Ironically, the old firehouse needed significant upgrades to meet modern fire safety standards, including enclosing open stairwells. (The museum later added sprinkler and alarm systems.) While the work was in progress, some firehouse artifacts were found, including an ancient ax, an 1883 grocery list, and a flag. These are on display in the museum’s stairwell, along with some historic items donated by the fire department – including the hook once used by the city’s first professional fire chief, Fred Sipley.
The museum moved into the old firehouse October 13, 1982. At that time it had one paid staff member (director Yao), ten volunteers, and twenty-five exhibits. They hoped to attract enough visitors to meet their $50,000 operating budget and, to their relief and surprise, did so: 25,000 people came the first year. Although the museum has received some grants, for the most part it has operated on money from entrance fees and programs. It now has more than 250 exhibits, a staff of fourteen, between 400 and 500 volunteers, and a yearly budget of $850,000. Last year 145,000 people visited the museum, including 40,000 children in school groups. At last count, 1,343,221 people have come through the museum since its founding.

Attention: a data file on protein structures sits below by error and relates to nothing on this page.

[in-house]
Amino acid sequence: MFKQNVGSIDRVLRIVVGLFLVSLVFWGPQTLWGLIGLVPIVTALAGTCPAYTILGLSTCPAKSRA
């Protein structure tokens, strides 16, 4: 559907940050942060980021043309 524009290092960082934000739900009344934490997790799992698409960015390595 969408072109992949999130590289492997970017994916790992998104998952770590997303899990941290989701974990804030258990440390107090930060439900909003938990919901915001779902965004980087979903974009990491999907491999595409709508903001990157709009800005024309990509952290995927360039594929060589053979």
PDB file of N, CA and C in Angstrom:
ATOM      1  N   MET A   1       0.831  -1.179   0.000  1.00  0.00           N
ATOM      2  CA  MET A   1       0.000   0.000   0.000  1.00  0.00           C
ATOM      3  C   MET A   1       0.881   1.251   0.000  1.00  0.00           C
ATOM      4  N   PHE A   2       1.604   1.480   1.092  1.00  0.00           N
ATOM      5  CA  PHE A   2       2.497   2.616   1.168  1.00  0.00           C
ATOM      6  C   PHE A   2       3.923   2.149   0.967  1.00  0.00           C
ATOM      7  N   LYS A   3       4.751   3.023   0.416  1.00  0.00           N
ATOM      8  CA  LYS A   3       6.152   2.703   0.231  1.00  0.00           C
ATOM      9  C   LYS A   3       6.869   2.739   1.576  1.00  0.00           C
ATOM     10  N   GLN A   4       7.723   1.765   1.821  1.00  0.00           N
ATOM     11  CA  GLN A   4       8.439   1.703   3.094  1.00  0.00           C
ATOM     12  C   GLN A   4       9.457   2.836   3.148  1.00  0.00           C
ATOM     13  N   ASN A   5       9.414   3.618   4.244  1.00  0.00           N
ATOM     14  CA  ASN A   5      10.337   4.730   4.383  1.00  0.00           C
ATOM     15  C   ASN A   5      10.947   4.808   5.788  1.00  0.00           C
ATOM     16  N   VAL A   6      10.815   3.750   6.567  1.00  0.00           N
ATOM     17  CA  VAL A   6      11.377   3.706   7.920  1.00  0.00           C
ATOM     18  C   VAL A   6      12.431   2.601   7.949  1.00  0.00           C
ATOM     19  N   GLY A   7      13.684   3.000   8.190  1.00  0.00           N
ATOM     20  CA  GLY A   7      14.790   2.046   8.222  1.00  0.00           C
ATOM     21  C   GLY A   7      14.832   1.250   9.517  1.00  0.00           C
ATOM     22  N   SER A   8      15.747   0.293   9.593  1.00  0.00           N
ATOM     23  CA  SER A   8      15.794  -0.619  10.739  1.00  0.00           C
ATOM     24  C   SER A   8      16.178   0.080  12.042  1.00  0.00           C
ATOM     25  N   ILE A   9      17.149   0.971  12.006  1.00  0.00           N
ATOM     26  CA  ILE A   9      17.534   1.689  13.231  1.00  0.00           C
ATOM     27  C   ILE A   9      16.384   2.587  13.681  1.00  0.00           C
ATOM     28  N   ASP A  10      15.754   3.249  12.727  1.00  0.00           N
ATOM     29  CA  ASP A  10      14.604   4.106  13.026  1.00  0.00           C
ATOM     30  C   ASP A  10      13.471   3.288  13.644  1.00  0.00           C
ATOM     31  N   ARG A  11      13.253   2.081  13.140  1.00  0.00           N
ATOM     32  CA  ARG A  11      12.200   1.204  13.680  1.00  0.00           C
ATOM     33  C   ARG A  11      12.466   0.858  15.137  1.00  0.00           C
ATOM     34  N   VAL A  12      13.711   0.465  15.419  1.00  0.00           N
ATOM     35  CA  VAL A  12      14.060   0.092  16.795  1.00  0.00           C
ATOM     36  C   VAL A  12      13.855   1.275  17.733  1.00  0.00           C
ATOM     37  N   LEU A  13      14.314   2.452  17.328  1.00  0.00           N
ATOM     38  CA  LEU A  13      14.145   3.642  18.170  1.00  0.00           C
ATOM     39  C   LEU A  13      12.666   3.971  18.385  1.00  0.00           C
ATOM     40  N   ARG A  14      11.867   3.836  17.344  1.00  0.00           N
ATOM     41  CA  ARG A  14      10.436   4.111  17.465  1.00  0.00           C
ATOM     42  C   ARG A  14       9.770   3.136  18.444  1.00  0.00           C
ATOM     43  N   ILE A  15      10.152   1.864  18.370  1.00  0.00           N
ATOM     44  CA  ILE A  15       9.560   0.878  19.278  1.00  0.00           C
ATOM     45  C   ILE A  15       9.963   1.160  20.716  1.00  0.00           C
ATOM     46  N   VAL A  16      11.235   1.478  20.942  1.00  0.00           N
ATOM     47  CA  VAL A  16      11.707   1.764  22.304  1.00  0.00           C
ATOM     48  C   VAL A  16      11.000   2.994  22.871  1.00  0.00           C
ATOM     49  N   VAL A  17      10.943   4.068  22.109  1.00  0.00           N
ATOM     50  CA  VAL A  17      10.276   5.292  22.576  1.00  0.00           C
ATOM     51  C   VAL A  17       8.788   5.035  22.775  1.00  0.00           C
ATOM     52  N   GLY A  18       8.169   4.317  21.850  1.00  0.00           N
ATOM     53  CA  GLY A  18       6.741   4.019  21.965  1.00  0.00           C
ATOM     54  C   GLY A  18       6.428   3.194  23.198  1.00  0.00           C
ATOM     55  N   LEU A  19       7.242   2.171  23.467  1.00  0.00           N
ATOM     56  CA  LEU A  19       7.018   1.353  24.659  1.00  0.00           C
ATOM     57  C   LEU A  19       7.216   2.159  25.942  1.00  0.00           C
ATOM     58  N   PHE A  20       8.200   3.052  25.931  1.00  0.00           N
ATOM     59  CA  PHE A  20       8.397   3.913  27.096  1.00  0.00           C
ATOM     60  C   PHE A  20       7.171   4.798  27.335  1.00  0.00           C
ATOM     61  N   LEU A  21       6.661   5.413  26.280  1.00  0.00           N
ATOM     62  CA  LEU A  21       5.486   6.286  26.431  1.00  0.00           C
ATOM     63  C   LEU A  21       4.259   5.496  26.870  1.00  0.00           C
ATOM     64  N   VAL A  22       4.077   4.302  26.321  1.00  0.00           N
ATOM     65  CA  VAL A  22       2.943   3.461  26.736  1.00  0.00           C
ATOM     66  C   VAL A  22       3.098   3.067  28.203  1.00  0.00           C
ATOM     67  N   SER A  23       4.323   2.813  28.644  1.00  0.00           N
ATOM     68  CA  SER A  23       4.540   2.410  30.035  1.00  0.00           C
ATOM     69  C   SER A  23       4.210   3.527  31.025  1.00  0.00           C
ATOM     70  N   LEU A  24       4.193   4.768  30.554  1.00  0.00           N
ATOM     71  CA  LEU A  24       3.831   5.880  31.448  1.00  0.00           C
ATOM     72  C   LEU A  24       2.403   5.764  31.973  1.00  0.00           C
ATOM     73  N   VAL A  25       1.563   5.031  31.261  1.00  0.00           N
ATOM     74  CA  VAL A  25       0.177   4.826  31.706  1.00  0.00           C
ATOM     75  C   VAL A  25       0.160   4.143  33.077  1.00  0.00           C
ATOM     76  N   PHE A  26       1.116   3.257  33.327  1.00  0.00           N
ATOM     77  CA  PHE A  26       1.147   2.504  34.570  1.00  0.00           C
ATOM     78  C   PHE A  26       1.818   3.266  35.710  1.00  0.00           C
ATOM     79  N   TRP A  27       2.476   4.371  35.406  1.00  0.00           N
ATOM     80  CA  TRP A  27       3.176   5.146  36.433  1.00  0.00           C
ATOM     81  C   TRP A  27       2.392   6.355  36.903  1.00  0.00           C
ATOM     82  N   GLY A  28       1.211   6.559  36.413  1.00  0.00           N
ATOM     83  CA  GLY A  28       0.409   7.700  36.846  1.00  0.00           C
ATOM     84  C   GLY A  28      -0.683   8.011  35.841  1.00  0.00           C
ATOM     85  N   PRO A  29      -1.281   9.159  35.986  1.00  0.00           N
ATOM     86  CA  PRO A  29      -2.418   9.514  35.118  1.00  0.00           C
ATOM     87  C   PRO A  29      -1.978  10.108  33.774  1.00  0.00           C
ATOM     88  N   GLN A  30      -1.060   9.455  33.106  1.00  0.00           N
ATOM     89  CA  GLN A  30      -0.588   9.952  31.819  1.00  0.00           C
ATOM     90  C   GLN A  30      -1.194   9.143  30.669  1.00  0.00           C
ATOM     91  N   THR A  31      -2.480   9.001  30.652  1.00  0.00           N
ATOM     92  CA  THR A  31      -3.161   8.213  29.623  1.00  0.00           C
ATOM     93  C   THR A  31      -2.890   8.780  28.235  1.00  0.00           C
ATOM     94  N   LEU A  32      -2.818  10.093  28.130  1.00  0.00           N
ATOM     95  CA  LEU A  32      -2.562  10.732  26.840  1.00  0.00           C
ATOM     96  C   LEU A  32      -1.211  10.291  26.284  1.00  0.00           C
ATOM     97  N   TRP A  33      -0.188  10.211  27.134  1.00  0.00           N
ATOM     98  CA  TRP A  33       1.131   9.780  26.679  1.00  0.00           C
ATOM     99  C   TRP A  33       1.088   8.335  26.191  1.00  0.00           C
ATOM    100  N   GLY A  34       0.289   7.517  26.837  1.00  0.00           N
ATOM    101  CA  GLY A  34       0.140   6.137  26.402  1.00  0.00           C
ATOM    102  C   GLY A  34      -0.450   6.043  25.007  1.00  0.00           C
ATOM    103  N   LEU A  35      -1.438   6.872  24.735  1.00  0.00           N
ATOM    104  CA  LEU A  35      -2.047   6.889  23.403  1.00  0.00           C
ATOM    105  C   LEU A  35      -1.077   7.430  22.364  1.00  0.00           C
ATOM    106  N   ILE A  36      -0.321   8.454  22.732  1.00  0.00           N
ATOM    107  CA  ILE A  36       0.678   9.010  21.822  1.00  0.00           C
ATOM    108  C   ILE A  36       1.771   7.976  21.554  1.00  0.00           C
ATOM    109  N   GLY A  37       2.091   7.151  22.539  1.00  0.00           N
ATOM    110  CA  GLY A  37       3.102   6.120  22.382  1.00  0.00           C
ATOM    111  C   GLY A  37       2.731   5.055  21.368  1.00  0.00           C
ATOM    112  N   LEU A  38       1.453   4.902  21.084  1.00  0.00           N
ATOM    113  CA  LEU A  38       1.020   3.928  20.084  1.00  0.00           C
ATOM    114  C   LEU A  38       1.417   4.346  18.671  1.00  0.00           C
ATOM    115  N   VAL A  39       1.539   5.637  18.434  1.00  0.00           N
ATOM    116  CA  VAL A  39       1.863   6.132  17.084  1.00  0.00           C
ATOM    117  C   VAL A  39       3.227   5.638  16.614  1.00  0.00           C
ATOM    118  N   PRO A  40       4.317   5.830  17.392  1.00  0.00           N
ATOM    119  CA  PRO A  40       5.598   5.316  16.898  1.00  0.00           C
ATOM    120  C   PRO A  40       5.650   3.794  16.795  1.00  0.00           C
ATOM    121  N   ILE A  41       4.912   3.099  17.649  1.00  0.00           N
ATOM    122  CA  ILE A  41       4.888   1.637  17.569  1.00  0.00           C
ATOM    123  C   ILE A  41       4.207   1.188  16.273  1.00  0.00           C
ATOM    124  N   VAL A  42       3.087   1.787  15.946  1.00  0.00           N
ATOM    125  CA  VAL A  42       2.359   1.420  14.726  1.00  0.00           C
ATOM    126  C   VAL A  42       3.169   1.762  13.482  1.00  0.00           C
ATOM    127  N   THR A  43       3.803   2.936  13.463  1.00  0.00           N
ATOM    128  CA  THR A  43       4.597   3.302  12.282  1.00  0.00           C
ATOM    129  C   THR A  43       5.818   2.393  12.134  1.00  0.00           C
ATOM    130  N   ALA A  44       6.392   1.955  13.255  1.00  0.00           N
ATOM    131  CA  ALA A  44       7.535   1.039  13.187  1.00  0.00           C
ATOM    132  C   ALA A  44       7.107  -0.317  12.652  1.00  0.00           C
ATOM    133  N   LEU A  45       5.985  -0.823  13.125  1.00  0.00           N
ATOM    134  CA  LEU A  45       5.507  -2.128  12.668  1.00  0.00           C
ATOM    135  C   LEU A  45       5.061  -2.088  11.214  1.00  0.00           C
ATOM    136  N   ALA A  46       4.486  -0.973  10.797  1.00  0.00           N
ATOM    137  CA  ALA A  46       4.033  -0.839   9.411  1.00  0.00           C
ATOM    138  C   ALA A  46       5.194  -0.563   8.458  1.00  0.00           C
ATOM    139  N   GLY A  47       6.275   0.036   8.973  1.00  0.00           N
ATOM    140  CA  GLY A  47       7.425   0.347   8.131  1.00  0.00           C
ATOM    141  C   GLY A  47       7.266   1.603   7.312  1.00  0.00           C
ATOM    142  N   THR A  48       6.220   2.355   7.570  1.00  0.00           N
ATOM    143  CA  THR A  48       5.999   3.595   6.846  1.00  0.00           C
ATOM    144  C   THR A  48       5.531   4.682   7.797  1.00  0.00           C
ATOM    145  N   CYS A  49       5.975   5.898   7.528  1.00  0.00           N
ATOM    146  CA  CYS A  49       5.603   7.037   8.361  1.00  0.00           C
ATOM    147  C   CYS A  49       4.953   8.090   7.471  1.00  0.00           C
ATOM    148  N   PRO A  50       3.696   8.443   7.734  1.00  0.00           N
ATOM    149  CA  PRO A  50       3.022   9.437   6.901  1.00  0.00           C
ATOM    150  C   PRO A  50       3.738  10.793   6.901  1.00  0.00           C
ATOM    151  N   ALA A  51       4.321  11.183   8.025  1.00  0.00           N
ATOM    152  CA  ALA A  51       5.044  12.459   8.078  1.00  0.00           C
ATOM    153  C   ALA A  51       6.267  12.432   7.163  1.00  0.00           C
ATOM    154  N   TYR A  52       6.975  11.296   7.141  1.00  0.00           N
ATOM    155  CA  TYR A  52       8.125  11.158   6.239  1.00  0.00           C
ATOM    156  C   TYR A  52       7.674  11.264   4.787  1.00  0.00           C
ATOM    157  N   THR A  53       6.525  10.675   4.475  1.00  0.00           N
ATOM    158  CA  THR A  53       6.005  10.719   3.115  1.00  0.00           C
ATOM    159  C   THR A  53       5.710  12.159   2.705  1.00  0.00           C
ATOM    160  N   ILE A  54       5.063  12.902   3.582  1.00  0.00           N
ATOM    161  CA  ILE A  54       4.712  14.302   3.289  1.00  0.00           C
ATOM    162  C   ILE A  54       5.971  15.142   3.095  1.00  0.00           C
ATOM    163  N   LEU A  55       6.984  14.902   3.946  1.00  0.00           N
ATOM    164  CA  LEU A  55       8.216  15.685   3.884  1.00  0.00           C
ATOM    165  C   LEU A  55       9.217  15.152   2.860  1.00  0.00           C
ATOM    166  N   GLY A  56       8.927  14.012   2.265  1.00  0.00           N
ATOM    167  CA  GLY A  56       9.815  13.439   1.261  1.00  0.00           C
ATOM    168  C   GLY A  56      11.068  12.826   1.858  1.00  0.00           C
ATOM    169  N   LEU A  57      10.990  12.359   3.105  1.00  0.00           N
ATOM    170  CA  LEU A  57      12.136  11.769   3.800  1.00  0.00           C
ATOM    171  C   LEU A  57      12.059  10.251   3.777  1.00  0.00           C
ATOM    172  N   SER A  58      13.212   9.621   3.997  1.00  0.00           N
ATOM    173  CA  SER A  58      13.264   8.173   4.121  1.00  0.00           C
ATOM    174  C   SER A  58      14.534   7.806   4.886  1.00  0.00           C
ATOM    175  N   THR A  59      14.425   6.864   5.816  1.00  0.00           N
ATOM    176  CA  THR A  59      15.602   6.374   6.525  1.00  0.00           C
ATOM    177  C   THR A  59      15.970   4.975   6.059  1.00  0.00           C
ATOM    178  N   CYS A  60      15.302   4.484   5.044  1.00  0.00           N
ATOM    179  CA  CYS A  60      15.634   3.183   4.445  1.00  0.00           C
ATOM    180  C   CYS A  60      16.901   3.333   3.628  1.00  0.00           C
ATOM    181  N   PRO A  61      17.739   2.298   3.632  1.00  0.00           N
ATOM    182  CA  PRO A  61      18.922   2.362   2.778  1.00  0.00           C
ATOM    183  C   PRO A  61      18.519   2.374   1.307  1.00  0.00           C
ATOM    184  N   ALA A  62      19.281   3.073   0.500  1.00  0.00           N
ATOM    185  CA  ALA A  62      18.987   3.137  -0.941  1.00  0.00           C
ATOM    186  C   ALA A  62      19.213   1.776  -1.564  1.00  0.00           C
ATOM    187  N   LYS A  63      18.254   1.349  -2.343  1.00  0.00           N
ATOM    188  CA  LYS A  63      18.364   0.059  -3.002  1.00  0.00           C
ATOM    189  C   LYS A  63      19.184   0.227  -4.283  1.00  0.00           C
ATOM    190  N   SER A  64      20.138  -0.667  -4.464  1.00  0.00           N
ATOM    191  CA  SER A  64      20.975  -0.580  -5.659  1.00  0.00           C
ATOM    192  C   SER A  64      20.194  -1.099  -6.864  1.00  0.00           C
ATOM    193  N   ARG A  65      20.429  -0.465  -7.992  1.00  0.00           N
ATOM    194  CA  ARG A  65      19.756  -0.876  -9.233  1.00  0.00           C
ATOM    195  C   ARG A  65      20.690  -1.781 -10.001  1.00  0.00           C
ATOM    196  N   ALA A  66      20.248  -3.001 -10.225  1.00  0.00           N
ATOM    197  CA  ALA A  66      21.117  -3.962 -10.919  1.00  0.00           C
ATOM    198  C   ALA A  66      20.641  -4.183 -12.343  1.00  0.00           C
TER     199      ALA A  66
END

But just as the fire department outgrew the building, so has the museum. It has purchased four buildings to the west along Huron. Once remodeling is complete, the acquisitions will triple the museum’s size. The new space will be used for a variety of new displays and innovative programs, including a preschool gallery, a telecommunications exhibit, and a science theater for high school and college students. The area that had been covered parking for the gas company will be used for a lobby and gift shop. The rest of the parking lot on Ann Street will become the entrance, making bus drop-off and pickup much safer.